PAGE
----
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MBTI personality types (ISFJ)

See caption [Personality]. Retrieved from:

The functional stack of the ISFP:

1) Dominant: Introverted Feeling (Fi) - This is different from Extraverted Feeling (Fe) in that they tend to be more independent. Indeed, they are suspicious of collective opinions and attitudes, and are especially hostile towards what comes off to them as fake or pretentious. Unlike the melodramatic Fe type, the ISFP is more composed and outwardly calm, in some way resembling Ti types.

Like the Te and Ti types, they are also quite intense and deep. As a juging function, this function tends to be serious and grave rather than lighthearted. Their outlook on life is quite serious, and can come off to more lighthearted types as somewhat solemn.

While Se and Fi types areboth sensation-seekers, after a fashion, the ISFP is more deliberate and focused on specific goals when it comes to their sensation seeking, whereas the Se types may be more indiscriminate in their pursuit of pleasure and experience. This intentional and serious attitude distinguishes from other types that may be predisposed towards sensation-seeking.

2) Auxiliary: Extraverted Sensing (Se) - This is what causes a somewhat hedonistic streak in the ISFP. They tend to be preoccupied with novelties surrounding the 5 senses. Unlike IN types, as we note further on, the ISFP is more action-oriented rather than seeking novelty in the form of thought.

They oftentimes enjoy performance-oriented activities or sports. While they are oftentimes artistic in a way comparable to the IN types, their artistic talentis less likely to be literary or abstract, and more likely to have to do with performance-oriented art or the visual arts, or sometimes, with fashion, in accordance with their concreteness-oriented nature. They oftentimes likewise exhibit an adventurous attitude when it comes to trying new foods.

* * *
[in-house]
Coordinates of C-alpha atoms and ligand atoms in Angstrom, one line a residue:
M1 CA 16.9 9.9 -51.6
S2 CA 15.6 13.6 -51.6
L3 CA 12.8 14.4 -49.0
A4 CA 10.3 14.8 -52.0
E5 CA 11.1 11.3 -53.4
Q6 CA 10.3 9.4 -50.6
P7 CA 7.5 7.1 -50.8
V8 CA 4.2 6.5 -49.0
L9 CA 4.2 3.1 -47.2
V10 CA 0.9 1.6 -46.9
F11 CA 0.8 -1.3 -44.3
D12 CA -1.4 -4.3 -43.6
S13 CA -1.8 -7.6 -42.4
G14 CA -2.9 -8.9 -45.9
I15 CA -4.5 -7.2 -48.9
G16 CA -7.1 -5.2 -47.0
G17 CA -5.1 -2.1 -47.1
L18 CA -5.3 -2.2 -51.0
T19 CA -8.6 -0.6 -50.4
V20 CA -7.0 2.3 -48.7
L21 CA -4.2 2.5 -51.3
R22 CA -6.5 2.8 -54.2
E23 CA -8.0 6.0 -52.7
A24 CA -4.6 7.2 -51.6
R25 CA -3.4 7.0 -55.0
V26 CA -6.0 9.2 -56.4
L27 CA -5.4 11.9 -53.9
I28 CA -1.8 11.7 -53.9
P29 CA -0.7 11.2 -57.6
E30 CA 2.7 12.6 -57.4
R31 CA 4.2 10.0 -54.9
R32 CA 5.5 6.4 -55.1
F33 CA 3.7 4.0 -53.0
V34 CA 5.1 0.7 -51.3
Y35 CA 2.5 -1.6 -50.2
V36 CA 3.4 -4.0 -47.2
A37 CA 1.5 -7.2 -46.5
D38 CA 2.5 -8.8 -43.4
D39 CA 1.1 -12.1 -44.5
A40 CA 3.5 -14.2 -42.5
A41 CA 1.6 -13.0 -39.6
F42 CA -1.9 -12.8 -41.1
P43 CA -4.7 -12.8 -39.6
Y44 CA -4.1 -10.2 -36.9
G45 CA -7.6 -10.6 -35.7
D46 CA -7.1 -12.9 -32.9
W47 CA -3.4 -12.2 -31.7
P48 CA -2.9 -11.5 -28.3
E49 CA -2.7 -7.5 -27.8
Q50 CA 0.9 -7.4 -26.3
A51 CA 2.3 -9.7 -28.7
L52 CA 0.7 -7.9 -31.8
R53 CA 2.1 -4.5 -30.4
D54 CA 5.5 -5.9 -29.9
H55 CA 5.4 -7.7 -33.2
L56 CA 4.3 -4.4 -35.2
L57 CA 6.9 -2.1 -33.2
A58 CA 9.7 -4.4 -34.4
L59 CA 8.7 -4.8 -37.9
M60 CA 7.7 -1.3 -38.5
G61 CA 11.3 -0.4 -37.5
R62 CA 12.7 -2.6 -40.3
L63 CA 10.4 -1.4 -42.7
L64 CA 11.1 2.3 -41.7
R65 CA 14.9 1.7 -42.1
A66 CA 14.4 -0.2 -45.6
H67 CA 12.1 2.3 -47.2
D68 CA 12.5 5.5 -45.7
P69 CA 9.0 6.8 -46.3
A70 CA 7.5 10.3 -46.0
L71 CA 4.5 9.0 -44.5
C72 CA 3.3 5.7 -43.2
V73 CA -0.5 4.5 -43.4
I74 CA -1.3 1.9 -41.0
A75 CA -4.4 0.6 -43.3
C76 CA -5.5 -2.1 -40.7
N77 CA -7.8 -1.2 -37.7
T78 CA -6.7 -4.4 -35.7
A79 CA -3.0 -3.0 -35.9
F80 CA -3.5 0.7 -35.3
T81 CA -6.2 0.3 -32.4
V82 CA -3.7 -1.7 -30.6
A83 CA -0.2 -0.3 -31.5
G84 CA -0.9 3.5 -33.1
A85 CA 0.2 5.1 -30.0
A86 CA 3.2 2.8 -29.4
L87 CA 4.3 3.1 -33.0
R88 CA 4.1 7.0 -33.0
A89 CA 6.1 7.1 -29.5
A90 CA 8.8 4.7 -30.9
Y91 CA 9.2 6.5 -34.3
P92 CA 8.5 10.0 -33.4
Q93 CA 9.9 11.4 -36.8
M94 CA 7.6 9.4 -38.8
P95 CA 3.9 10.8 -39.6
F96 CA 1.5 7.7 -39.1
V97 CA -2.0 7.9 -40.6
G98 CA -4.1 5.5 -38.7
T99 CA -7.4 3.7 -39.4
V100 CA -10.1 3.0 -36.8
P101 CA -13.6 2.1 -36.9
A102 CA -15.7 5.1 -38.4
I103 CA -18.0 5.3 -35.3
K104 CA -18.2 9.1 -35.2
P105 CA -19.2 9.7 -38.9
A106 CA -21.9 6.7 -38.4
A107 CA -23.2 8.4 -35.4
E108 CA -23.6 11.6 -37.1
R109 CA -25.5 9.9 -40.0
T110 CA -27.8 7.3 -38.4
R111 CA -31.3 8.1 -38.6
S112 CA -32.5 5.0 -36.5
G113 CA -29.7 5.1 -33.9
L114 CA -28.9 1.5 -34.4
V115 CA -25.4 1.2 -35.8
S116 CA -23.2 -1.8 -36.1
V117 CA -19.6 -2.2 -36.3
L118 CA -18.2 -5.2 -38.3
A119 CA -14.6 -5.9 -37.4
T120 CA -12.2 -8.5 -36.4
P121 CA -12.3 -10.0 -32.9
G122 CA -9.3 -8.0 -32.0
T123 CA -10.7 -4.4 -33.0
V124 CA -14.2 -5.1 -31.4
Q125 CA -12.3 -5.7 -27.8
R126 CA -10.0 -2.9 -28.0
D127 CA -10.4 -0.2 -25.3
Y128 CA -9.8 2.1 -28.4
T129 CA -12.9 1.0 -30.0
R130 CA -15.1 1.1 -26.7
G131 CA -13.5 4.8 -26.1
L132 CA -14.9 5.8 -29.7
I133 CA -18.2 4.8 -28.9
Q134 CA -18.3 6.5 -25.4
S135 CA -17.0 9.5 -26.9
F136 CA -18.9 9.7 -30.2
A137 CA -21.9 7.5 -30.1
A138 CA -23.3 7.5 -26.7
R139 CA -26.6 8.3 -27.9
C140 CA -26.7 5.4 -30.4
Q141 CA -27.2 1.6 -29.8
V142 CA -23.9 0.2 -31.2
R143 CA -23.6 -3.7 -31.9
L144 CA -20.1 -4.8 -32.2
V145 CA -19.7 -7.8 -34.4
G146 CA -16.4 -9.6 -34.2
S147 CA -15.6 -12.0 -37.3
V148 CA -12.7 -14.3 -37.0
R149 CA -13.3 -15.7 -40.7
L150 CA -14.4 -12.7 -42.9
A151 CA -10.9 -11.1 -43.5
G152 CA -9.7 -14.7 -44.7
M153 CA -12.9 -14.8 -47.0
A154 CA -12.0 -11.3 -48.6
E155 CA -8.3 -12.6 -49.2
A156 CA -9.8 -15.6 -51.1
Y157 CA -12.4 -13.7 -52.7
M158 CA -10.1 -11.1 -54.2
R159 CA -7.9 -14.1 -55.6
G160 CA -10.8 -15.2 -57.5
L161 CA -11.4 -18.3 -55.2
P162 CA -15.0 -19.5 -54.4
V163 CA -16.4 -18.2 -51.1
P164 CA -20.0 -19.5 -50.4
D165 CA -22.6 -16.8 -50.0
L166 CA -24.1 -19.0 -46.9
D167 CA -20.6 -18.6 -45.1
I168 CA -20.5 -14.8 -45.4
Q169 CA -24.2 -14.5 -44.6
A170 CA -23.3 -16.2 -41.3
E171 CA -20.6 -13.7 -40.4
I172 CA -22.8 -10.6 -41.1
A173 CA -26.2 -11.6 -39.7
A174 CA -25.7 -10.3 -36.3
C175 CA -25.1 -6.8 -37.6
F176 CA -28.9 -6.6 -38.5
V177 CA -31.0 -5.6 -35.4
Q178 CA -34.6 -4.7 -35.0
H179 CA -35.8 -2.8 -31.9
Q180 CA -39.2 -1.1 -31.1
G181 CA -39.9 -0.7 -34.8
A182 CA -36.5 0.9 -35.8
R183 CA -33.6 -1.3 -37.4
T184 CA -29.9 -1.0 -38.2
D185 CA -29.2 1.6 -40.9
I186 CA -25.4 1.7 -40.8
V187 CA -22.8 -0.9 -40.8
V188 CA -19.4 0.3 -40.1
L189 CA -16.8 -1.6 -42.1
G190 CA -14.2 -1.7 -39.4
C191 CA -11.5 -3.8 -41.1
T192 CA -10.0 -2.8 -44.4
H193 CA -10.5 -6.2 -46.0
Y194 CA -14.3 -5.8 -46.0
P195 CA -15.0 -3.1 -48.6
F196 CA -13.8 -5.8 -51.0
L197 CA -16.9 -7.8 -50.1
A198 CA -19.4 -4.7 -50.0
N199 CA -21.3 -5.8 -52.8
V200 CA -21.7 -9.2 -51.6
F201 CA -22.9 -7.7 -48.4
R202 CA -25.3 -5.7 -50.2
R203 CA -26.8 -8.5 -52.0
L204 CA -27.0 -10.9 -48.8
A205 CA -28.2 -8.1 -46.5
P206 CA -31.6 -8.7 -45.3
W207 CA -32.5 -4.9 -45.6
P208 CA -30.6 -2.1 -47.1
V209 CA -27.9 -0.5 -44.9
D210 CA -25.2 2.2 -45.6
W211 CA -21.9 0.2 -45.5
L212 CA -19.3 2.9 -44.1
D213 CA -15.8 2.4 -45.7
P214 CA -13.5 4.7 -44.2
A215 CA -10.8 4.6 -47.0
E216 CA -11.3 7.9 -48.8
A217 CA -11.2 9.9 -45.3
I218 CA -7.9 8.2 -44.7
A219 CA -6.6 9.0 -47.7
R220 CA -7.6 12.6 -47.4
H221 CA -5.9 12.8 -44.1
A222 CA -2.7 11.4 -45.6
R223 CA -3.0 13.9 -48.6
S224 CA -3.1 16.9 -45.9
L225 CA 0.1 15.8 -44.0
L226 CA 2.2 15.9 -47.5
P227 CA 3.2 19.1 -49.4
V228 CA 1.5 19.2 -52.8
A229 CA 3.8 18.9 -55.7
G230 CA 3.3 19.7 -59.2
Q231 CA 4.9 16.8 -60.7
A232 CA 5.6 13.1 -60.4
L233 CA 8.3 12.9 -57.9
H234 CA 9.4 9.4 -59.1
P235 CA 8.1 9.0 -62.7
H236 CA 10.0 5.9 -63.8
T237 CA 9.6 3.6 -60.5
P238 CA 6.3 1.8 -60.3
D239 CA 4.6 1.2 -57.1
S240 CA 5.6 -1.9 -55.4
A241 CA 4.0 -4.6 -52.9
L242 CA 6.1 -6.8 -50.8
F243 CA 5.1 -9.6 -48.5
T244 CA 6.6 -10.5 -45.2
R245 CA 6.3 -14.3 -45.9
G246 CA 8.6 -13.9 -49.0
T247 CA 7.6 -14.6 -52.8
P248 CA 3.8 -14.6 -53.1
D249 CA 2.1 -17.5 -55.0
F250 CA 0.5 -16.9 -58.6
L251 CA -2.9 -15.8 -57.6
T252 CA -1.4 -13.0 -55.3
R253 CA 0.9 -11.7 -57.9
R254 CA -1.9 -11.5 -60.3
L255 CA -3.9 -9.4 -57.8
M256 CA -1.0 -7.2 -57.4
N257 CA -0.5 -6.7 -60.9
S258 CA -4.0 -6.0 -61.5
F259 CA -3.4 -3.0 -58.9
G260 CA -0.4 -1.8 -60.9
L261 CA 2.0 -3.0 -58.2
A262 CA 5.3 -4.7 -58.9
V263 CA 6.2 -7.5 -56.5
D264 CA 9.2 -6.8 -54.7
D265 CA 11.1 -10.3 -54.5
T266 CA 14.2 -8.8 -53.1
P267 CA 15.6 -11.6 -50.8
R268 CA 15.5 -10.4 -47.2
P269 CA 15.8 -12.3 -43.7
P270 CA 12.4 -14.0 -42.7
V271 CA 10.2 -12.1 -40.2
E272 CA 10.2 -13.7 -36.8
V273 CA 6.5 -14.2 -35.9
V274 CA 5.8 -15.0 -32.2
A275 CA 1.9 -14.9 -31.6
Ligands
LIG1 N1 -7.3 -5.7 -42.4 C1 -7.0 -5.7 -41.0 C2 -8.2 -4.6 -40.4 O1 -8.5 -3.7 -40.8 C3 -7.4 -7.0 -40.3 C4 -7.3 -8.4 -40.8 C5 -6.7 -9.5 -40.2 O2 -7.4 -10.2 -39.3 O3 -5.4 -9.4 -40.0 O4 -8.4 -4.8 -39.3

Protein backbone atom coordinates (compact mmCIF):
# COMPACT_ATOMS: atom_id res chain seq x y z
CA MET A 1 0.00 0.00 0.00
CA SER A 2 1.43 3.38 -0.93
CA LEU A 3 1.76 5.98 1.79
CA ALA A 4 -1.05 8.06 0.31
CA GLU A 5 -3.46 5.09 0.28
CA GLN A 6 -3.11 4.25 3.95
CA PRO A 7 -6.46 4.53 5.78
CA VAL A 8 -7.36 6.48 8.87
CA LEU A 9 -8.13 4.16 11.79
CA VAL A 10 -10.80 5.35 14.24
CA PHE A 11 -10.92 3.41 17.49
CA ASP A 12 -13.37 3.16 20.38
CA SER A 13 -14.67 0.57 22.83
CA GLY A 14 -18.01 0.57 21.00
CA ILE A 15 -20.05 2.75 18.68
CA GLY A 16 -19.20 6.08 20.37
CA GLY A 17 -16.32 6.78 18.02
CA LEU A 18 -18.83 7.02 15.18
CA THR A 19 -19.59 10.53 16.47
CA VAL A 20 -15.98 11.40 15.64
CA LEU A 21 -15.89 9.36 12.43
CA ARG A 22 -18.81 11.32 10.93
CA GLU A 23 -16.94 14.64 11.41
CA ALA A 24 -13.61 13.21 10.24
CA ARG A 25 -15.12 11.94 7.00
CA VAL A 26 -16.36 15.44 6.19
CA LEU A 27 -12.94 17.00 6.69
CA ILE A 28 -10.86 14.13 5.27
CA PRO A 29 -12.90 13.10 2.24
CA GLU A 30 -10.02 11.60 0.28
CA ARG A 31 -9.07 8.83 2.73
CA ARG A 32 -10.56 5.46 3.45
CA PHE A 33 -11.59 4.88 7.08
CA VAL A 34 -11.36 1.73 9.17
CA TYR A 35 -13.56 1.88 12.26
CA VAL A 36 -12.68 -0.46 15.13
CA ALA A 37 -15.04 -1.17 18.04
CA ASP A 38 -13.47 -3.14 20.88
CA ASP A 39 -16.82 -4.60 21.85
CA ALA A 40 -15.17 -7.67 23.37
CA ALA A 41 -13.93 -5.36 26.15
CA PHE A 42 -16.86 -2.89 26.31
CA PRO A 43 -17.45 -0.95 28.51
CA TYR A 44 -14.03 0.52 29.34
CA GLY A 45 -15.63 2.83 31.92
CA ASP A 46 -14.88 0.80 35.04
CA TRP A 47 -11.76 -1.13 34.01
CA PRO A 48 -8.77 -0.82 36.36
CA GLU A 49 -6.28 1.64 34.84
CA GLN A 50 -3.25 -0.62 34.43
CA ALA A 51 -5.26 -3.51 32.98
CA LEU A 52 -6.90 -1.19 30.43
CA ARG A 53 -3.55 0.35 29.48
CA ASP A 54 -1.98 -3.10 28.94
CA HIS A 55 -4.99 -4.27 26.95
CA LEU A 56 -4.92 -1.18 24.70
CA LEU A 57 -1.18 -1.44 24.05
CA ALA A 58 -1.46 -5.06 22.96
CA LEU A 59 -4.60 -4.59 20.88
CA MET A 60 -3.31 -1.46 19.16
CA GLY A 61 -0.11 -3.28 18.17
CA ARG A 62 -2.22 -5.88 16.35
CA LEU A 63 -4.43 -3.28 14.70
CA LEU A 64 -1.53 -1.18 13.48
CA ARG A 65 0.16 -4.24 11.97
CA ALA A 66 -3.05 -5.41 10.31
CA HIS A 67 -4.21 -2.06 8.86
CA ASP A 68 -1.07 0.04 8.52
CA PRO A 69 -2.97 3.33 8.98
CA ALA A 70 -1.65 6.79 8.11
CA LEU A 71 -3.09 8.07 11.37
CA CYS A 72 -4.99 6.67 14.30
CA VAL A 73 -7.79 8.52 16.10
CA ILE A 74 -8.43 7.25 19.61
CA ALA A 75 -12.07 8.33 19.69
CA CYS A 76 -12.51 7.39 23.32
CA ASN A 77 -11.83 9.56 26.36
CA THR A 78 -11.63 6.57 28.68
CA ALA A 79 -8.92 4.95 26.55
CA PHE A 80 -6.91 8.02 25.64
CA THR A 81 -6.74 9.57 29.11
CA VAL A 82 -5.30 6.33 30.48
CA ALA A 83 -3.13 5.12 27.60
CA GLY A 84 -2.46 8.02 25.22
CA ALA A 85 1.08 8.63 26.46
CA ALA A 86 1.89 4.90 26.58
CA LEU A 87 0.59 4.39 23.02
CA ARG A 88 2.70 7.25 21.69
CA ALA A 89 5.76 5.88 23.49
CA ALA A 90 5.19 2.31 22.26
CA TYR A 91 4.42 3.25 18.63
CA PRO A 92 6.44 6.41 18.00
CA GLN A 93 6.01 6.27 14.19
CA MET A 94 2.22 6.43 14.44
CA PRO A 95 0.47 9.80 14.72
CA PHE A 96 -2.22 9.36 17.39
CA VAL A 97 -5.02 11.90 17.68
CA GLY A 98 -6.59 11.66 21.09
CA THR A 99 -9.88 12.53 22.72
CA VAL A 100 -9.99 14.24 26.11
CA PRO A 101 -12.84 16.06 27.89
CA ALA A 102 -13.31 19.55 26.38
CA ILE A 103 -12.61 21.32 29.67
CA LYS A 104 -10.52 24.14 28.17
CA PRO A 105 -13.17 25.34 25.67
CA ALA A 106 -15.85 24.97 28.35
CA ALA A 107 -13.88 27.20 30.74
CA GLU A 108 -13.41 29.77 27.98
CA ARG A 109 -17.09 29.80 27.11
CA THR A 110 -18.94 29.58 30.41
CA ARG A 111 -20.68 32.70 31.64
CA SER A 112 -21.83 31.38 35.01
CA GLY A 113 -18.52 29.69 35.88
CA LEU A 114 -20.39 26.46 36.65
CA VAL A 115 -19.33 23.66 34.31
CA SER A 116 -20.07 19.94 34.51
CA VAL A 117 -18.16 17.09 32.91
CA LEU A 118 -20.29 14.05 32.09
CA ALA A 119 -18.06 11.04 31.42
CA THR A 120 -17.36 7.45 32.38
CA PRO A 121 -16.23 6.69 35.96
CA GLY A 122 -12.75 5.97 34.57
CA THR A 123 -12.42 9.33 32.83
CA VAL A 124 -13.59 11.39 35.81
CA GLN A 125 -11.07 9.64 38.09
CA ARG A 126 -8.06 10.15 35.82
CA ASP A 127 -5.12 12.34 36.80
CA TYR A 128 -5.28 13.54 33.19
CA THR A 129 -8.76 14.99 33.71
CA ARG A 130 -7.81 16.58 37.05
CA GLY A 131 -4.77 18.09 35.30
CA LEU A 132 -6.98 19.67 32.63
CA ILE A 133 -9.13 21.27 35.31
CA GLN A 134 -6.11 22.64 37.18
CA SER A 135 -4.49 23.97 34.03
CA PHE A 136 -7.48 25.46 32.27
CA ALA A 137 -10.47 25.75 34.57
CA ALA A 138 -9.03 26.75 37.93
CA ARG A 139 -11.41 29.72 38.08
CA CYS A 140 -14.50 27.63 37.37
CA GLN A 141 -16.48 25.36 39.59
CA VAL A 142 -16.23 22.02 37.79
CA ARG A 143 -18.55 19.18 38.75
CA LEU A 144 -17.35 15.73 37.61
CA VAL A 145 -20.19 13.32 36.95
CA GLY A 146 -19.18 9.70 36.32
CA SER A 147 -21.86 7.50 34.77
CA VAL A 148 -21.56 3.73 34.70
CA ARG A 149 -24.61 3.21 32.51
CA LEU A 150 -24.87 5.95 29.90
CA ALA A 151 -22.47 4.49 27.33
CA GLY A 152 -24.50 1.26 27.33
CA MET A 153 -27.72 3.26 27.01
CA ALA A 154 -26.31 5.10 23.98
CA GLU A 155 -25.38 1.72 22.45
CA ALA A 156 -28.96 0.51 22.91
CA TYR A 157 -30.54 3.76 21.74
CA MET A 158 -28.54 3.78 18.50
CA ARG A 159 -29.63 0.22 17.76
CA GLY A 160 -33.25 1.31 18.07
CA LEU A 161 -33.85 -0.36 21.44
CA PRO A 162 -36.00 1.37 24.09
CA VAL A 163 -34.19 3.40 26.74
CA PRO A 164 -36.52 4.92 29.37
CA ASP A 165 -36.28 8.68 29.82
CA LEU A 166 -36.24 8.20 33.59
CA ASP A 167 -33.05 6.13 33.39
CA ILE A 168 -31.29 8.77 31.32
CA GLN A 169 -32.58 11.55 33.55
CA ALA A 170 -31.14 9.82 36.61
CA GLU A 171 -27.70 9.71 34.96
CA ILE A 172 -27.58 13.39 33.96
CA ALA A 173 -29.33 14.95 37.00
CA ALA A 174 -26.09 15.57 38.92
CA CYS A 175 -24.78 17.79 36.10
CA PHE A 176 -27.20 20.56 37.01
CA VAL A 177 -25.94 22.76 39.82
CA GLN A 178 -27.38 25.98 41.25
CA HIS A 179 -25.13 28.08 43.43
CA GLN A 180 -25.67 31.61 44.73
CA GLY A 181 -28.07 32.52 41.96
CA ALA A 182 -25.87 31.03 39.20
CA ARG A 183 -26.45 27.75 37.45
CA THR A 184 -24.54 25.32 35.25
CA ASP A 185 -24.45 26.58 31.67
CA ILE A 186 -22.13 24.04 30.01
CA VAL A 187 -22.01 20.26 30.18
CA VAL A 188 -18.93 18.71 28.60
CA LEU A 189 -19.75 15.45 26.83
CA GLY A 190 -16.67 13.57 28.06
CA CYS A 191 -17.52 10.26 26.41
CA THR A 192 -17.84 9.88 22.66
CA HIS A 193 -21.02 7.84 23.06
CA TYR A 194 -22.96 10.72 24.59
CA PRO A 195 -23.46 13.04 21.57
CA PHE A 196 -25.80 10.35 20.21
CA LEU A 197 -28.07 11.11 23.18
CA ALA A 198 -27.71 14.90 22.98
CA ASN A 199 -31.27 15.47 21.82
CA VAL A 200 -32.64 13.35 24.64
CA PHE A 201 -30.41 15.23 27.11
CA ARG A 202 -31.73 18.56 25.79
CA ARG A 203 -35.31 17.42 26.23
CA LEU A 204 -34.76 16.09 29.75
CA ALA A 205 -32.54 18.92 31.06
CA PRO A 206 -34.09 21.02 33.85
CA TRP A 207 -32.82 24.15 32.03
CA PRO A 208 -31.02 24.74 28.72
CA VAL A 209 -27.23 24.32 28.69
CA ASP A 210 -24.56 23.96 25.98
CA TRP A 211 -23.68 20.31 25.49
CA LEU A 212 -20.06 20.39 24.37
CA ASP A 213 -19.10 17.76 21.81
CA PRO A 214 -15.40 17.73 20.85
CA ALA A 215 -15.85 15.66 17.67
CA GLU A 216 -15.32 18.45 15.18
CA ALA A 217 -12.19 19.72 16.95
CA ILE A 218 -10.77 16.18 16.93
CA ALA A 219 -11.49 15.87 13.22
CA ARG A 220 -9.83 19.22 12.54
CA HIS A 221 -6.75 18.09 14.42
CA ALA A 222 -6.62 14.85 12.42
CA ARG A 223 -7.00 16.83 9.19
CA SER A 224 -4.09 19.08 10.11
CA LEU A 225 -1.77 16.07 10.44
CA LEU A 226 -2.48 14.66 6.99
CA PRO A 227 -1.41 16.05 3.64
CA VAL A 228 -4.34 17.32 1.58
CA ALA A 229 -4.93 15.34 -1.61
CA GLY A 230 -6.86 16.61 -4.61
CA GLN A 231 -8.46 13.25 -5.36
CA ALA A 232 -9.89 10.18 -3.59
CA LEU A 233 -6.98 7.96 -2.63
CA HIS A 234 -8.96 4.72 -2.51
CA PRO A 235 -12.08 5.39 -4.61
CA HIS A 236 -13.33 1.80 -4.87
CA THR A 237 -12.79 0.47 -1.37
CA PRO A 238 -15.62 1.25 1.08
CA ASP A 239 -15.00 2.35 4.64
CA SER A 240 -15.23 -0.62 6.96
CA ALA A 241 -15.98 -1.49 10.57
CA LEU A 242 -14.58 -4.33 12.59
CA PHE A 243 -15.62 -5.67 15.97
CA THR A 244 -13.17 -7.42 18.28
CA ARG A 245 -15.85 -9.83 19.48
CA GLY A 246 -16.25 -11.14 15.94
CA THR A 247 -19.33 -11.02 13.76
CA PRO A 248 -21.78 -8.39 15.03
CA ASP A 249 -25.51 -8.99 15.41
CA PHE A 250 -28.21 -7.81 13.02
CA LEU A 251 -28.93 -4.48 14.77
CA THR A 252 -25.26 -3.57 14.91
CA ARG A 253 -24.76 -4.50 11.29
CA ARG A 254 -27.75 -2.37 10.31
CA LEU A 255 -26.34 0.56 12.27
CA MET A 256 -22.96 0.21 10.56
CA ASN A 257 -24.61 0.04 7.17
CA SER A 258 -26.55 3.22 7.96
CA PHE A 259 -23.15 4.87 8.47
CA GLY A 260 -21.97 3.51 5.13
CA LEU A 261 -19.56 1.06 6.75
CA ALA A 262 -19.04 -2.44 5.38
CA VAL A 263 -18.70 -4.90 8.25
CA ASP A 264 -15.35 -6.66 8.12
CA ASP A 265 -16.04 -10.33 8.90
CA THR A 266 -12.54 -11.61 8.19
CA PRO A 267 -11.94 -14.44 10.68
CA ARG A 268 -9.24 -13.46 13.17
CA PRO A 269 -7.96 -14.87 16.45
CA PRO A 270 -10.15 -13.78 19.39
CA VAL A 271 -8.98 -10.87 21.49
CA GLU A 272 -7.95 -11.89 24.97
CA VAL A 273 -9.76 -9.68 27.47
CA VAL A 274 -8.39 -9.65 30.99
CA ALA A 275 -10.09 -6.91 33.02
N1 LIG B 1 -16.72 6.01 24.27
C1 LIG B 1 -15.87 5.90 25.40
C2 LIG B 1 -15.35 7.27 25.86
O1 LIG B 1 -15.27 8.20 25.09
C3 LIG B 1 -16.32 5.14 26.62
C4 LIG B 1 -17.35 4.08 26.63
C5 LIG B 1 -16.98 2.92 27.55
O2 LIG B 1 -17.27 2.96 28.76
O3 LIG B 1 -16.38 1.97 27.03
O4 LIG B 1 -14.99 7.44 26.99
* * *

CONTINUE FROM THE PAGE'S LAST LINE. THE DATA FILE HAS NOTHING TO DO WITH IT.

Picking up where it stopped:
3) Tertiary: Introverted Intuition (Ni) - While they tend to predominantly interested in the concrete or the physical, this function allows them a certain degree of versatility when it comes to abstract or theoretical thinking.

4) Inferior: Extraverted Thinking (Te) - It is this which draws the ISFP unconsciously towards objective values, contrary to their conscious and overt preference for subjectivity. As this function causes them to be oriented towards towards understanding systems and structures, they oftentimes enjoy organizing things for their own sake, oftentimes to an excessive degree that gives them a somewhat obsessive-compulsive personality.

The ISFP, like the INTP, oftentimes tends to lack assertiveness and exhibit tendencies towards conflict-avoidance. This is correlated with a tendency to feel as though they do not have control over the world in which they live.

At around 8-9 percent of the population, the ISFP tends to make a great caregiver or nurturer. An Introverted Feeling (Fi) type, they enjoy expressing their tendency as a lover or nurturer with children or animals. They tend to be highly loyal and devoted. The ISFP tends to be highly action- and concreteness-oriented, as opposed to abstract.

They tend to exhibit unusually good hygiene, and have a developed fashion sense. Many ISFPs tend to be athletic and dexterous. While IN types may be more interested in intellectual pursuits, the ISFP is more interested in physical exploration.

They tend to be independent; a trait typical of IP types. While they may be highly intelligent, they are oftentimes underperforming in academic environments because of their predominant interest in physical exploration rather than more purely intellectual pursuits. Unlike an IN type, they tend to be optimistic, less depressive, and more practical.

Phase I - The Introverted Feeling (Fi) function develops. While they can oftentimes be quite reticent when it comes to expressing themselves, they nonetheless can oftentimes think in a highly polarized manner.

Phase II - Their auxiliary function, Extraverted Sensing (Se) emerges, and the inner novelty-seeker or sensation-seeker comes out. They begin to seek out new adventures and experiences.

Drenth, Dr. A.J. (2014-01-08). The 16 Personality Types: Profiles, Theory, & Type Development (Kindle Locations 84-86). Inquire Books. Kindle Edition.

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